Lots of great apps were featured on AppleVis in July, and a number of those stimulated a lot of discussion, some of which was quite heated.
ESPN is one of the leading sources for sports-related news, scores and statistics, with sports fans from around the world using the ESPN ScoreCenter app for iOS to keep up-to-date with news about their favorite sports and teams.
Unfortunately, the app currently contains a number of significant issues which make it mostly unusable with VoiceOver.
The most significant problem is that the live scores and results displayed in the app are completely inaccessible with VoiceOver.
Slacker Radio claims that its iOS app gives listeners "anytime, anywhere access to the world’s best music and entertainment". Unfortunately, this does not currently include blind and low vision users, who can only access a very small fraction of the available music stations, as these are presented in a way that makes them impossible to browse and select with VoiceOver.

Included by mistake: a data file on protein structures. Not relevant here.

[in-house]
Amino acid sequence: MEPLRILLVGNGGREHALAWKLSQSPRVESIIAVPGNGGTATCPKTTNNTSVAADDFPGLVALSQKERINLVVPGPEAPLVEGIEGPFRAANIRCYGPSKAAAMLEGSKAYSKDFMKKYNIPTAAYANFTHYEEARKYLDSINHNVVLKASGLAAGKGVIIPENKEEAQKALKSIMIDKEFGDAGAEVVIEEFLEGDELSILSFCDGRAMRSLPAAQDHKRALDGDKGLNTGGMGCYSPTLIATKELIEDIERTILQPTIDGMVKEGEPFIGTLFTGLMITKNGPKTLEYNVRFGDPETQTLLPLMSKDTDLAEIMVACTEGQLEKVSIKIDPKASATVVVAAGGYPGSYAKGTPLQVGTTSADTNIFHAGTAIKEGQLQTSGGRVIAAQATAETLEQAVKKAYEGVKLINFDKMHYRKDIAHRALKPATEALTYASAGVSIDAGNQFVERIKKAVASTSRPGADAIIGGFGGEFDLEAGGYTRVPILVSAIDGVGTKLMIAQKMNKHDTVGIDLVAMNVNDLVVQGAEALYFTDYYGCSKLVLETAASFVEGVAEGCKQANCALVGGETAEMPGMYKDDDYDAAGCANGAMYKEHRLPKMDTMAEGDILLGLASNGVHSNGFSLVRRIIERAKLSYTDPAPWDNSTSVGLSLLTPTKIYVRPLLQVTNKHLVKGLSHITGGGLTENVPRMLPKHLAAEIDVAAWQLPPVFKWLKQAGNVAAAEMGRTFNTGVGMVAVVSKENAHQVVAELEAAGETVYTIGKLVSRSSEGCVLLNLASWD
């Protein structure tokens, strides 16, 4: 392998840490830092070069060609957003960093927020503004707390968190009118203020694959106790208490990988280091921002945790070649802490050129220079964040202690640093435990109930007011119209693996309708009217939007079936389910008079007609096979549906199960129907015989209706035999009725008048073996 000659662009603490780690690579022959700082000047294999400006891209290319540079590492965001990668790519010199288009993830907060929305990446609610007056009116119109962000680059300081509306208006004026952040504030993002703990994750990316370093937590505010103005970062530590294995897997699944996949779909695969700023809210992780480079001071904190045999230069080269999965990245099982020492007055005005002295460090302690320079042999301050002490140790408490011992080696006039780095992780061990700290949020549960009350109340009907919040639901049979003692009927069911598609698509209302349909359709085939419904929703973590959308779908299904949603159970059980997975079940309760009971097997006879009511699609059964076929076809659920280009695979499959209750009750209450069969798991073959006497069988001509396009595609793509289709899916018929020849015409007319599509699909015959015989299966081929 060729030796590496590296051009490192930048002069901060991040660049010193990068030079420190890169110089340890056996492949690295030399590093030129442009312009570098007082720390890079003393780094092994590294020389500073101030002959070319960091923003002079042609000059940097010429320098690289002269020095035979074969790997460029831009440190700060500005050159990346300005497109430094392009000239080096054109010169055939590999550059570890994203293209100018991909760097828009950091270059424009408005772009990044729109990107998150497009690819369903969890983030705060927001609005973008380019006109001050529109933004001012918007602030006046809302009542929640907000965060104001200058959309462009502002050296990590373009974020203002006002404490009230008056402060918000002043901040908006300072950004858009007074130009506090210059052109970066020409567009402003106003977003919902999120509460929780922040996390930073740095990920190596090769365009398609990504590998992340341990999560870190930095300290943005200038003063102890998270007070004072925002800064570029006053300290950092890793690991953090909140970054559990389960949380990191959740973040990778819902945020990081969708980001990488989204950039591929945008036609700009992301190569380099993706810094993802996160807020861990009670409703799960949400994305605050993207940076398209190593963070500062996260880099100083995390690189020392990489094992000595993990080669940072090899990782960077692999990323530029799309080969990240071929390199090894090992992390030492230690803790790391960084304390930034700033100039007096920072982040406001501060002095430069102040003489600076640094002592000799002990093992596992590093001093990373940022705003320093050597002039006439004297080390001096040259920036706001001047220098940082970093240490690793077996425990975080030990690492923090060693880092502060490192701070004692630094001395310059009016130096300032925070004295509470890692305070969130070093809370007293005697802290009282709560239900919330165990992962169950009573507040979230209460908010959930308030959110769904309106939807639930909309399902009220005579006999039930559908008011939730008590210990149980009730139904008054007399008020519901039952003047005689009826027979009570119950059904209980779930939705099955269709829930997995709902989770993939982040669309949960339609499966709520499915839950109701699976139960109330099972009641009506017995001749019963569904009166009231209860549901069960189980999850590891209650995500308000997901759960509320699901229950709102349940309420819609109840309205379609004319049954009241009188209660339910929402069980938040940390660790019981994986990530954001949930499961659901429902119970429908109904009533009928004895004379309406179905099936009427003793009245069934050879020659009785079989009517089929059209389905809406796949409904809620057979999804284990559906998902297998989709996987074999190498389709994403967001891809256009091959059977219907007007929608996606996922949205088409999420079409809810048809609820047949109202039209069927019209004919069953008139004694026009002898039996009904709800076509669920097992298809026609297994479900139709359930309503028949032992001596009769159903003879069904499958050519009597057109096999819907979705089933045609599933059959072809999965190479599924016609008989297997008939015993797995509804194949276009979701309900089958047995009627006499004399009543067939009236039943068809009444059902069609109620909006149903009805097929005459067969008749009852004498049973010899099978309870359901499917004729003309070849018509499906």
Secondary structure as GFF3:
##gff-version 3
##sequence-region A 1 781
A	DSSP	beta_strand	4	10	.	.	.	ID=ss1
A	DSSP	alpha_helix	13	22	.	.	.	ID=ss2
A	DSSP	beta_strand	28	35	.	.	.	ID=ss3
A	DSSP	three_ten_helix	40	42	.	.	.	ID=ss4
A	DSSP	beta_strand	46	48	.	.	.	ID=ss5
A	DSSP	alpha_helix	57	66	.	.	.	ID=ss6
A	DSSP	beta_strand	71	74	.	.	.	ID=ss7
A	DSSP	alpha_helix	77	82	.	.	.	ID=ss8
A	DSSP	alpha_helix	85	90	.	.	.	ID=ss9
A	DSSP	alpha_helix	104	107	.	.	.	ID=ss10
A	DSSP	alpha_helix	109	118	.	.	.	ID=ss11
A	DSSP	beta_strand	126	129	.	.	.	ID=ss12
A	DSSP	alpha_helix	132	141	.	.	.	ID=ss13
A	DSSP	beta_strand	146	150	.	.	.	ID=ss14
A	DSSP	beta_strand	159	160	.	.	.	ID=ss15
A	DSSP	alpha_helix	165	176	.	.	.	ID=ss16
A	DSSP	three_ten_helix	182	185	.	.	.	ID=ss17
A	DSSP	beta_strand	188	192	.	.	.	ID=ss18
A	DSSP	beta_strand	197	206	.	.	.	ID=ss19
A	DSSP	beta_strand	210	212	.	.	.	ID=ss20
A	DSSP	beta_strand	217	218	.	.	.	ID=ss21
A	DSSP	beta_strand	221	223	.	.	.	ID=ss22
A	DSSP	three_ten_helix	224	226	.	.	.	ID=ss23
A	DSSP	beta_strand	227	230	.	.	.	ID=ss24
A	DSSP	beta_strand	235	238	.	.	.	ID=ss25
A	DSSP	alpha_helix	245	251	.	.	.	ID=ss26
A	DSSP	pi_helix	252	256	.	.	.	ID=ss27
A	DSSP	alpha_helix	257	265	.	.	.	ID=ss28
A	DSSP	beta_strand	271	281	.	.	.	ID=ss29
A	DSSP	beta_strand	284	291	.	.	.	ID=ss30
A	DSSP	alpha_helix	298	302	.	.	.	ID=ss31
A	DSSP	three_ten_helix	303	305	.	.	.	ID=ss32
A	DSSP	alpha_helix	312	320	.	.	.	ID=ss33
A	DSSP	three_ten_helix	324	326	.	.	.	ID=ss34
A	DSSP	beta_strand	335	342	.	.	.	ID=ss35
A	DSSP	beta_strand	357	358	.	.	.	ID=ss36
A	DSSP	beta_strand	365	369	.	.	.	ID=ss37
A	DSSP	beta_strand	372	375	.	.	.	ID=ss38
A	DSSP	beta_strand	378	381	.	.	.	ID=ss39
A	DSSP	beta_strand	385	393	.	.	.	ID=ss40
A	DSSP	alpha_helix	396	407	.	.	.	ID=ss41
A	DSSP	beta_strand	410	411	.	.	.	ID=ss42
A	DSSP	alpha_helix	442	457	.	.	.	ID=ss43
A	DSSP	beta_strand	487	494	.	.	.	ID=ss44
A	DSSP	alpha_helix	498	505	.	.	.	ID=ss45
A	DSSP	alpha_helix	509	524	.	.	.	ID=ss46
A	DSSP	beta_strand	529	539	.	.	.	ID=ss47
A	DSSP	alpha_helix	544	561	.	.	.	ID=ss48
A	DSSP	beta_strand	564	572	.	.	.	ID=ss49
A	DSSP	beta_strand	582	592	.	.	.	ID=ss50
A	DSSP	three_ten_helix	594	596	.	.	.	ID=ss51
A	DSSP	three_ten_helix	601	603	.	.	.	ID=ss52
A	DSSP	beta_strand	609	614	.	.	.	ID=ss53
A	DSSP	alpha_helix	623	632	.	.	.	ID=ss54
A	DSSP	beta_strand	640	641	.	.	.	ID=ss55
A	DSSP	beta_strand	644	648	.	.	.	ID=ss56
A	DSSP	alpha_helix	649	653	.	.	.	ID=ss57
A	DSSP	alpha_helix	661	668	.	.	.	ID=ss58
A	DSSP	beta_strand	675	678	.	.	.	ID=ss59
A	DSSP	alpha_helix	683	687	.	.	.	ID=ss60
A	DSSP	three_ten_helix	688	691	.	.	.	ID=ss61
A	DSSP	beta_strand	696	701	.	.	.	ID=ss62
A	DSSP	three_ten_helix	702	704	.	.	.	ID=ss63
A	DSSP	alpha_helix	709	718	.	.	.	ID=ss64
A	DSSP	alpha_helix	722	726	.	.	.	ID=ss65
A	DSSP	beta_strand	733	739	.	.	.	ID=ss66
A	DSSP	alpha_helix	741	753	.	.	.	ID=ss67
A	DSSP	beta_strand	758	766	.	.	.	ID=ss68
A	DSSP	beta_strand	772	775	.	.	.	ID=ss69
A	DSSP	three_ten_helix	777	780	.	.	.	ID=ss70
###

Spotify is one of the leading music streaming services currently available, offering a range of subscription options (both free and paid) on desktop and mobile platforms. The good news is that their iOS app is mostly accessible. The bad news is that Spotify's Mac app is inaccessible and their web player has a number of significant issues when used with a screen reader.
The CNN App for iPhone has traditionally been very accessible. However, a recent update has introduced significant issues for both VoiceOver and Braille users.
Considering CNN's position as one of the leading global news sources, and the fact that people from around the world will be looking to them for coverage of the forthcoming US Presidential election, we're hoping that you will all support our campaign and lobby CNN to address these issues as a matter of some urgency.
At the end of each month the AppleVis Editorial Team take a look at all of the apps which have been posted to the site during that month - either for the first time or where there has been a significant update - and decide which of these we think is the most noteworthy.